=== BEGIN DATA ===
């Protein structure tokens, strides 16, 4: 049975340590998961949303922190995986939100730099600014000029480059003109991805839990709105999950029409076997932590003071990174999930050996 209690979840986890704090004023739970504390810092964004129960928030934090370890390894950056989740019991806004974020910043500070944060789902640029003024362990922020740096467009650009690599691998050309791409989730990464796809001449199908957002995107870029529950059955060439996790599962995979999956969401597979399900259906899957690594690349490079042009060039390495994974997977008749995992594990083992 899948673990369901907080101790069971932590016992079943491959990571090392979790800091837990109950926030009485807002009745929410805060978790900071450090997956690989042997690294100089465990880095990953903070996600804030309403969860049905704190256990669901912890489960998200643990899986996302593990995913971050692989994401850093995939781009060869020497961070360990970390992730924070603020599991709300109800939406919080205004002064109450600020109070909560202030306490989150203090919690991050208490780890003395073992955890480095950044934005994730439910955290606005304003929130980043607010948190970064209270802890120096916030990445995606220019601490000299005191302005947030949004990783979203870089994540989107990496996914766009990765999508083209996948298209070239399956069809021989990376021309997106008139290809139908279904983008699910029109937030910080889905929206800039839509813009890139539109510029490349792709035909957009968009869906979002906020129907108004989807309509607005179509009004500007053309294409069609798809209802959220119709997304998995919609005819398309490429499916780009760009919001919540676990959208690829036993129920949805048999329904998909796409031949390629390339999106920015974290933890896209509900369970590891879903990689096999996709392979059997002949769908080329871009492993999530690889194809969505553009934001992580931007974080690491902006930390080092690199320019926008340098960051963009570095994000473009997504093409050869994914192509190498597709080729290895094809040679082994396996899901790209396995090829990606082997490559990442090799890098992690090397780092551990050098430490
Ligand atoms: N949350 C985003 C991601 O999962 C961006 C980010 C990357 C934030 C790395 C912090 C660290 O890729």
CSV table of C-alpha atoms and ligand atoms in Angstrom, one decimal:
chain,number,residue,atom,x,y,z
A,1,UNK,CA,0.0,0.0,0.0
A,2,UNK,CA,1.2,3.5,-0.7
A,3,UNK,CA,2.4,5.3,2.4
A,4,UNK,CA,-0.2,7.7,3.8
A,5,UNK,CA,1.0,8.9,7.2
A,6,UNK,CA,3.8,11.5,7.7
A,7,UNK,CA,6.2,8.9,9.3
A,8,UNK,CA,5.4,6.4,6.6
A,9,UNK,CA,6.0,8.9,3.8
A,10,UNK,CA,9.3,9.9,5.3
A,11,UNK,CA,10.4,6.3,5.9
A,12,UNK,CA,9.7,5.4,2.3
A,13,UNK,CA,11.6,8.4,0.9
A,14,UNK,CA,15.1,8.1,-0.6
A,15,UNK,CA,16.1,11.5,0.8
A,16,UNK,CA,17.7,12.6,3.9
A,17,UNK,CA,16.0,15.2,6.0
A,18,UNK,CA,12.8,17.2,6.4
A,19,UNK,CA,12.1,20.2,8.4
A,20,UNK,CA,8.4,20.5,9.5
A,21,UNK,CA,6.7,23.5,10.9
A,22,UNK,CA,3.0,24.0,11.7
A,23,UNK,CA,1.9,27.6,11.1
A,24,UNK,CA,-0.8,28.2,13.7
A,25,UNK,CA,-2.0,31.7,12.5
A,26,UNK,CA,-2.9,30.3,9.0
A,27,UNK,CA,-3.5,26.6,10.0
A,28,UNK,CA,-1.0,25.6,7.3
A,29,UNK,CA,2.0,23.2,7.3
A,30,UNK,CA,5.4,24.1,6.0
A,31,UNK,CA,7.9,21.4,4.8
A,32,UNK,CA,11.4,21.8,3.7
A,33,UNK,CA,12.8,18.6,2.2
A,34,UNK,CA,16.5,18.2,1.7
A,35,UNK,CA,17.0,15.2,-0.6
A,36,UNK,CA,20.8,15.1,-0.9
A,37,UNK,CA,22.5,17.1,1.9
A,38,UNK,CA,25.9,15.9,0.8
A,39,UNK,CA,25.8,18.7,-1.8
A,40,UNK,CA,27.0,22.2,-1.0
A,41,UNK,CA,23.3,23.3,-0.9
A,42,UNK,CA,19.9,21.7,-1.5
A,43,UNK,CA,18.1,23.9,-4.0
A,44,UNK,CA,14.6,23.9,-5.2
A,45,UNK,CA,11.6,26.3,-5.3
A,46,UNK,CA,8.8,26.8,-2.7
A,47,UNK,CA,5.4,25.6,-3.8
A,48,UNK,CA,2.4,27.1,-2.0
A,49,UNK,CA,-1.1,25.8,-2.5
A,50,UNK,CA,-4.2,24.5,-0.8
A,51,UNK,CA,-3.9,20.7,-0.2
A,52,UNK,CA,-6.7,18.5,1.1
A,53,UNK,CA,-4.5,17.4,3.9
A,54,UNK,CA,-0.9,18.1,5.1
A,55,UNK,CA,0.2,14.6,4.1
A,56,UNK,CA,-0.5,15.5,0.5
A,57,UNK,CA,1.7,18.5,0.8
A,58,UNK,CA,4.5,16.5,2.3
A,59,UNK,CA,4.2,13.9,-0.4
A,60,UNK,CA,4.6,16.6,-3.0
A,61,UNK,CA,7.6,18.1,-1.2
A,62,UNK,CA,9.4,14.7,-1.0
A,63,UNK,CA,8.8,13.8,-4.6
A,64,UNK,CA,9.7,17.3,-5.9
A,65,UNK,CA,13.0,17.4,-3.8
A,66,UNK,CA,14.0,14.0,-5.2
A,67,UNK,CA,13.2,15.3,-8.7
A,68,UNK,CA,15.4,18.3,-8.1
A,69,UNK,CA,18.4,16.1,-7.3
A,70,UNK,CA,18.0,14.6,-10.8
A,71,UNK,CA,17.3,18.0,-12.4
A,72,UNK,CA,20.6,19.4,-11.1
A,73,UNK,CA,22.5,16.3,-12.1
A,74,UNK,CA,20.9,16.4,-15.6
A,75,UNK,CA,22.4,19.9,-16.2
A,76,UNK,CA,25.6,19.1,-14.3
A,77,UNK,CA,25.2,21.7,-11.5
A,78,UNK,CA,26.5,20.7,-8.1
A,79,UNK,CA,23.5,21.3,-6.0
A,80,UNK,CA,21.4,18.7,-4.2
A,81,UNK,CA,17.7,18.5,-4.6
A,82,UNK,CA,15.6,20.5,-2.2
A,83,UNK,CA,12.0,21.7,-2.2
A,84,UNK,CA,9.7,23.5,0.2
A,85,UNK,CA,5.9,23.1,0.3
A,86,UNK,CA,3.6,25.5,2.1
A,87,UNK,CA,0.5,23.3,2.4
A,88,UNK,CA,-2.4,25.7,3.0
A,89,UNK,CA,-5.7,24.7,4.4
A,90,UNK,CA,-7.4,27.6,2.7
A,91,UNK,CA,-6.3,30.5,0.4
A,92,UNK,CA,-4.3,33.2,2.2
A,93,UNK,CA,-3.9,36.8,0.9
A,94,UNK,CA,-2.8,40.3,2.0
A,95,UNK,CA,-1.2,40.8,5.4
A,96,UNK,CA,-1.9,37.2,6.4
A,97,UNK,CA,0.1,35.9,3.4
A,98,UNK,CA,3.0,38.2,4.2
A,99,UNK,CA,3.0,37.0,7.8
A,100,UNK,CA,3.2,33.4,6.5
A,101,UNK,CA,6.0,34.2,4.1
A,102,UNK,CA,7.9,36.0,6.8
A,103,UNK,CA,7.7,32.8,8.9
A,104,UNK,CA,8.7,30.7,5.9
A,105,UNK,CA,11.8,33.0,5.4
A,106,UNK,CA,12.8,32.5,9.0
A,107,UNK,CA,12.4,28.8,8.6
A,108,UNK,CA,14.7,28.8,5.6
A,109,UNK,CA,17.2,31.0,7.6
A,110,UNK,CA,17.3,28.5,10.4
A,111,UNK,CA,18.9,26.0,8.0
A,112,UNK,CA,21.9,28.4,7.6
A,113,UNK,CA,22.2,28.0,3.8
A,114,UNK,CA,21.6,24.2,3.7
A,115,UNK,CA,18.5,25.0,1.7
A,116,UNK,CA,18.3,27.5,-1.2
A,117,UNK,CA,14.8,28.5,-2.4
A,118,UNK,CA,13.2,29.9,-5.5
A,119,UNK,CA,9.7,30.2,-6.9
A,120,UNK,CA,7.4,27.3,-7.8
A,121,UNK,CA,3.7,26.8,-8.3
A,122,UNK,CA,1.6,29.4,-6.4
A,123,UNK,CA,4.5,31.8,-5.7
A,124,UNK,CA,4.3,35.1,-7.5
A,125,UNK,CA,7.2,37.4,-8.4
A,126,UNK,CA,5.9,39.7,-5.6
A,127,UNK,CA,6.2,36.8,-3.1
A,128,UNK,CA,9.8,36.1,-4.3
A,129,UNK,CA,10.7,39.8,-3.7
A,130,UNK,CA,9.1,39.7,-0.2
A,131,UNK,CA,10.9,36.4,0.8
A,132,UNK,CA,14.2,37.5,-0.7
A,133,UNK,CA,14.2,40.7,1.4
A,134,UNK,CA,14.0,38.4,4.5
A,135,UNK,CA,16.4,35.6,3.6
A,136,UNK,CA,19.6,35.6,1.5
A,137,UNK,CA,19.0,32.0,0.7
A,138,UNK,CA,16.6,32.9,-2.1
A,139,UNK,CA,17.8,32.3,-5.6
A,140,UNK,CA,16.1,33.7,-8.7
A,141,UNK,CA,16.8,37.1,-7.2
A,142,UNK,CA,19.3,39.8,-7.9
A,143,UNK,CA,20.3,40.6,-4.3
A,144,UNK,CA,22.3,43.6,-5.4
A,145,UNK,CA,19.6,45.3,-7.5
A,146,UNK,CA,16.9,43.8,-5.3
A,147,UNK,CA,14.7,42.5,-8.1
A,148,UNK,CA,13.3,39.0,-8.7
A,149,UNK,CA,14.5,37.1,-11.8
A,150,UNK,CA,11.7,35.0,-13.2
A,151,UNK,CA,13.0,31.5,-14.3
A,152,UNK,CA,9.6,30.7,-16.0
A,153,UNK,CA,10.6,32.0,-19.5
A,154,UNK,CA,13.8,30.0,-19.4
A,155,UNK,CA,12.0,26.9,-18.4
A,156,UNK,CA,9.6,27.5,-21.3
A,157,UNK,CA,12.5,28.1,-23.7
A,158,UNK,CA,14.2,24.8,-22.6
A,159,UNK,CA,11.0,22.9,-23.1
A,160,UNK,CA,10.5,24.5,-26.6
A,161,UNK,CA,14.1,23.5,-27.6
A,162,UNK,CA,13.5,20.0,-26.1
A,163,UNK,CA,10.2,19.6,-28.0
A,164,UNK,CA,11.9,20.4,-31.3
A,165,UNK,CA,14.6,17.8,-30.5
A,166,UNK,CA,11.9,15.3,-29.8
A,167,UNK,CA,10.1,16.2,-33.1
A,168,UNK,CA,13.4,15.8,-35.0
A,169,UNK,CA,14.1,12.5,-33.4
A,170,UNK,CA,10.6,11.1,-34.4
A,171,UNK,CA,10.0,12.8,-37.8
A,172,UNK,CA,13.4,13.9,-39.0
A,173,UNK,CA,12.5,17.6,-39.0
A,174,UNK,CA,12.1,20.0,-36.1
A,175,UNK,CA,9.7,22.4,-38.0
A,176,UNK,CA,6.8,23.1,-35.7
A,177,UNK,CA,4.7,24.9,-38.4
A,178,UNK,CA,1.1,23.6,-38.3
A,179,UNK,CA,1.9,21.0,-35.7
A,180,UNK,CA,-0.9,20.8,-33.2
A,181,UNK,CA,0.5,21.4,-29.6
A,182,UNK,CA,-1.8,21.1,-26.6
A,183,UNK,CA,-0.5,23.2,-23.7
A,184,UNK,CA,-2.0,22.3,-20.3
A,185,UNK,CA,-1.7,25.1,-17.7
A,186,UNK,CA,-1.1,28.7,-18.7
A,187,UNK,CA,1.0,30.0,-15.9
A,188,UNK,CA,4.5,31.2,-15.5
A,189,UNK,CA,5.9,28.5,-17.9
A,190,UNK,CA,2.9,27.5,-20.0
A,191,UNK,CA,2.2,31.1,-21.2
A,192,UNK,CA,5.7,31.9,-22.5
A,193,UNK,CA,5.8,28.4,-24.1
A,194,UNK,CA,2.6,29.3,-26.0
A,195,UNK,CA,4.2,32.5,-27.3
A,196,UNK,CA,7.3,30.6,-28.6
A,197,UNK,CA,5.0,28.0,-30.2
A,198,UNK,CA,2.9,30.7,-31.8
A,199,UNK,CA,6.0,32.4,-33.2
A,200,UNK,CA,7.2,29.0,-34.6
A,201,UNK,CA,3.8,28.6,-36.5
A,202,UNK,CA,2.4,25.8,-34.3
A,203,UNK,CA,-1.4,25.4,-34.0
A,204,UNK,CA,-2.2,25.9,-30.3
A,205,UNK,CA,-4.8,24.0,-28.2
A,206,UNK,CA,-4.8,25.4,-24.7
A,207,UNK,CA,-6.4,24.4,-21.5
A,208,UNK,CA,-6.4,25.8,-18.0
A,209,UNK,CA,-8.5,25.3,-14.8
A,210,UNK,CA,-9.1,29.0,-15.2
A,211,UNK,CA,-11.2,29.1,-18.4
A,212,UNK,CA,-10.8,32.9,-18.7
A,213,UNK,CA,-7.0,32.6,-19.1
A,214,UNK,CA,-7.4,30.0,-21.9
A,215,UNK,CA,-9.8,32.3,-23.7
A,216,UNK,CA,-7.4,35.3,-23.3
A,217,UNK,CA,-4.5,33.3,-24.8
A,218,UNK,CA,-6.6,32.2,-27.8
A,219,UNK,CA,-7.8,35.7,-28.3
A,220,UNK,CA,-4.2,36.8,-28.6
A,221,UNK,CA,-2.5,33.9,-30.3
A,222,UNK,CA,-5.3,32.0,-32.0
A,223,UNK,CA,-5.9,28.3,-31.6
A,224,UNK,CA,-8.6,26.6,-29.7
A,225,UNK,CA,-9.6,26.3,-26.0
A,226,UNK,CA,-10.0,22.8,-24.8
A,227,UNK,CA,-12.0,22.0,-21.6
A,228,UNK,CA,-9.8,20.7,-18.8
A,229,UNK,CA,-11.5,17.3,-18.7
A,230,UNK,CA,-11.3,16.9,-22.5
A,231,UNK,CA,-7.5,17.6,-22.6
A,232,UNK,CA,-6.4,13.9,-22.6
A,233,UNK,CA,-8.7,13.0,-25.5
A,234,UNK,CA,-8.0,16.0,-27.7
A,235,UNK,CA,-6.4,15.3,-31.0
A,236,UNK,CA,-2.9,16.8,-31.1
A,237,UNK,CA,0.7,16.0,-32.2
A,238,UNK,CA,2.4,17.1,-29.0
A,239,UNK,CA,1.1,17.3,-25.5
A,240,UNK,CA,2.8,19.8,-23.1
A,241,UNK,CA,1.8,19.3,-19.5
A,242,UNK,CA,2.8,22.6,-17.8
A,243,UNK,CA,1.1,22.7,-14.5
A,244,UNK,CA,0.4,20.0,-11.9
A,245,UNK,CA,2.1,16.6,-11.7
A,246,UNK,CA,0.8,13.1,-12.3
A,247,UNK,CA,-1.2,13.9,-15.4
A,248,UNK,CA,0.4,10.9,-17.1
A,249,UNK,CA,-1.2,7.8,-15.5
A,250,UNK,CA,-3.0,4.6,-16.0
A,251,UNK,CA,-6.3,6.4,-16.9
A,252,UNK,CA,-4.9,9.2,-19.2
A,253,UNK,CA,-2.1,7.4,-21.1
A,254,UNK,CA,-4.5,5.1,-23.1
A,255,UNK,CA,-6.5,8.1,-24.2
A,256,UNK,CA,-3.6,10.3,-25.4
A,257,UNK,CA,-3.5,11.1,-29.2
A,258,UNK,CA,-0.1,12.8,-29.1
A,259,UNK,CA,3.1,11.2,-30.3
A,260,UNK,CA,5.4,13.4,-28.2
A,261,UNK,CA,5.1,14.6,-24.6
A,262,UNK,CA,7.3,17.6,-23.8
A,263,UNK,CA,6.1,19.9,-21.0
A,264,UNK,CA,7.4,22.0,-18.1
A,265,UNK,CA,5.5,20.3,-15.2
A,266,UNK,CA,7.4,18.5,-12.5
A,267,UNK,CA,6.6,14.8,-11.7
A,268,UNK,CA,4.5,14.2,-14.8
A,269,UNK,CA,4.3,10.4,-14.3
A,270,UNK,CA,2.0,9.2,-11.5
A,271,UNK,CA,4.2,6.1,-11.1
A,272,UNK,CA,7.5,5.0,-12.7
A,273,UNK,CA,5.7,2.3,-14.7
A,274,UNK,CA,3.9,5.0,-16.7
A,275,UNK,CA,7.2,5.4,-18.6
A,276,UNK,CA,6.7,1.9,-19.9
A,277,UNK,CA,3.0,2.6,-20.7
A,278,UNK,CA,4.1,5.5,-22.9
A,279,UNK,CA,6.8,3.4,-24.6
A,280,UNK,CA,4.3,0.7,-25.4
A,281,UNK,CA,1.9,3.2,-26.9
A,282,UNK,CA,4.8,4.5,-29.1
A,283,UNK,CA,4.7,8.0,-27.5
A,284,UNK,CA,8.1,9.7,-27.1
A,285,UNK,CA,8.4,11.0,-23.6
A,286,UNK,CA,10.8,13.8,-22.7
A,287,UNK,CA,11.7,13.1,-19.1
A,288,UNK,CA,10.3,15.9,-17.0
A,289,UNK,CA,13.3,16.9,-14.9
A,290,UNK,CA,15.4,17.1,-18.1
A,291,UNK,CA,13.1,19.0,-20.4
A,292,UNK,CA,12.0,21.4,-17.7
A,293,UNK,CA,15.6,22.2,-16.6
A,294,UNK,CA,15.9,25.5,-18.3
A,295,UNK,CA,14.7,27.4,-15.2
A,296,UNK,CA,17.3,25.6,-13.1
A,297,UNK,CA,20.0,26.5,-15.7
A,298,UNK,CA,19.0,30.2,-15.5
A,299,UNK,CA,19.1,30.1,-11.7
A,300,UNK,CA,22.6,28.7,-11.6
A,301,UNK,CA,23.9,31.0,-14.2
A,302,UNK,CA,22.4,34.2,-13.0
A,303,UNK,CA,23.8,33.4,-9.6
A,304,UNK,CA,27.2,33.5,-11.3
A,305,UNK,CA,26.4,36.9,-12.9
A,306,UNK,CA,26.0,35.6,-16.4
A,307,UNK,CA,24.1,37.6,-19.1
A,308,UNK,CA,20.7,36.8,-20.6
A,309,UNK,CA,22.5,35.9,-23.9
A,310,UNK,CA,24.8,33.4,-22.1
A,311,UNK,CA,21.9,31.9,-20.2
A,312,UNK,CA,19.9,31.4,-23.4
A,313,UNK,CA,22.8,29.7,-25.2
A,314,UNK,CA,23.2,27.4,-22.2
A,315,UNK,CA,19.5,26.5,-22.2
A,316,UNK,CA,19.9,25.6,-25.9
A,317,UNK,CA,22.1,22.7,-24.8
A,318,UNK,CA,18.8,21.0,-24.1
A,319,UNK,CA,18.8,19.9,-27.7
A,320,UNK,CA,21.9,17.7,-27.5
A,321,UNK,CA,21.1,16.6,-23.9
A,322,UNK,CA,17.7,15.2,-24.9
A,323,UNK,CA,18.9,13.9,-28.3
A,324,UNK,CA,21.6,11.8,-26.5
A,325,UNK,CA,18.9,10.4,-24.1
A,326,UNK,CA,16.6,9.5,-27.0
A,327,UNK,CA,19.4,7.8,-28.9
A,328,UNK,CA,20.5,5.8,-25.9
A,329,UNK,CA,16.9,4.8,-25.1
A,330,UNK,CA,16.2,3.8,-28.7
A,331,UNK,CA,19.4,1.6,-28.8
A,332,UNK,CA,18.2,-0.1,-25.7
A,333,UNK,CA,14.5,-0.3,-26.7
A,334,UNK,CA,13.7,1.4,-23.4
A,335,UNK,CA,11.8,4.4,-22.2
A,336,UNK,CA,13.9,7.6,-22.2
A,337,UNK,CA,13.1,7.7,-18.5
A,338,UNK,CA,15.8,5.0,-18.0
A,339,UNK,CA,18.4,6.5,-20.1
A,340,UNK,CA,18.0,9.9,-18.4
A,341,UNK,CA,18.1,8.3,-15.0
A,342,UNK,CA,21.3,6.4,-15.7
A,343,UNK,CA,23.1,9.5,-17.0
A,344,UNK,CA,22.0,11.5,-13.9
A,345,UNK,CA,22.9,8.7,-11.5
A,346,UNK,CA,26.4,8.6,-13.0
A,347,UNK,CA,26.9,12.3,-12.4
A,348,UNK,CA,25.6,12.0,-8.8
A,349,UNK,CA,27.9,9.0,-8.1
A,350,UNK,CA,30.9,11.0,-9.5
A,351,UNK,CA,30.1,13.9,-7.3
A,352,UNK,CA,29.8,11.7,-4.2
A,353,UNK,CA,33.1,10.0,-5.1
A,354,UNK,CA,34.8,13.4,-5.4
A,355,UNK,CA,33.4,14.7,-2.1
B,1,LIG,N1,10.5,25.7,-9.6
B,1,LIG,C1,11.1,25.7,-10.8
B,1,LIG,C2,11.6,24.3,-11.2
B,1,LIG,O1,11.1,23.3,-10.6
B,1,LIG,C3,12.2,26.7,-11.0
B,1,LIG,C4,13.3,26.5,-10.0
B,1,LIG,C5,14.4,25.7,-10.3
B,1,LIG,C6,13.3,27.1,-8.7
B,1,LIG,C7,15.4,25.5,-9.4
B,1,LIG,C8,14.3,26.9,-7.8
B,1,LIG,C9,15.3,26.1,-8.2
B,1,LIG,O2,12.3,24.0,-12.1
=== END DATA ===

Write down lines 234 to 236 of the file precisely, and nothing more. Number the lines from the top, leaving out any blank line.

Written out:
A,230,UNK,CA,-11.3,16.9,-22.5
A,231,UNK,CA,-7.5,17.6,-22.6
A,232,UNK,CA,-6.4,13.9,-22.6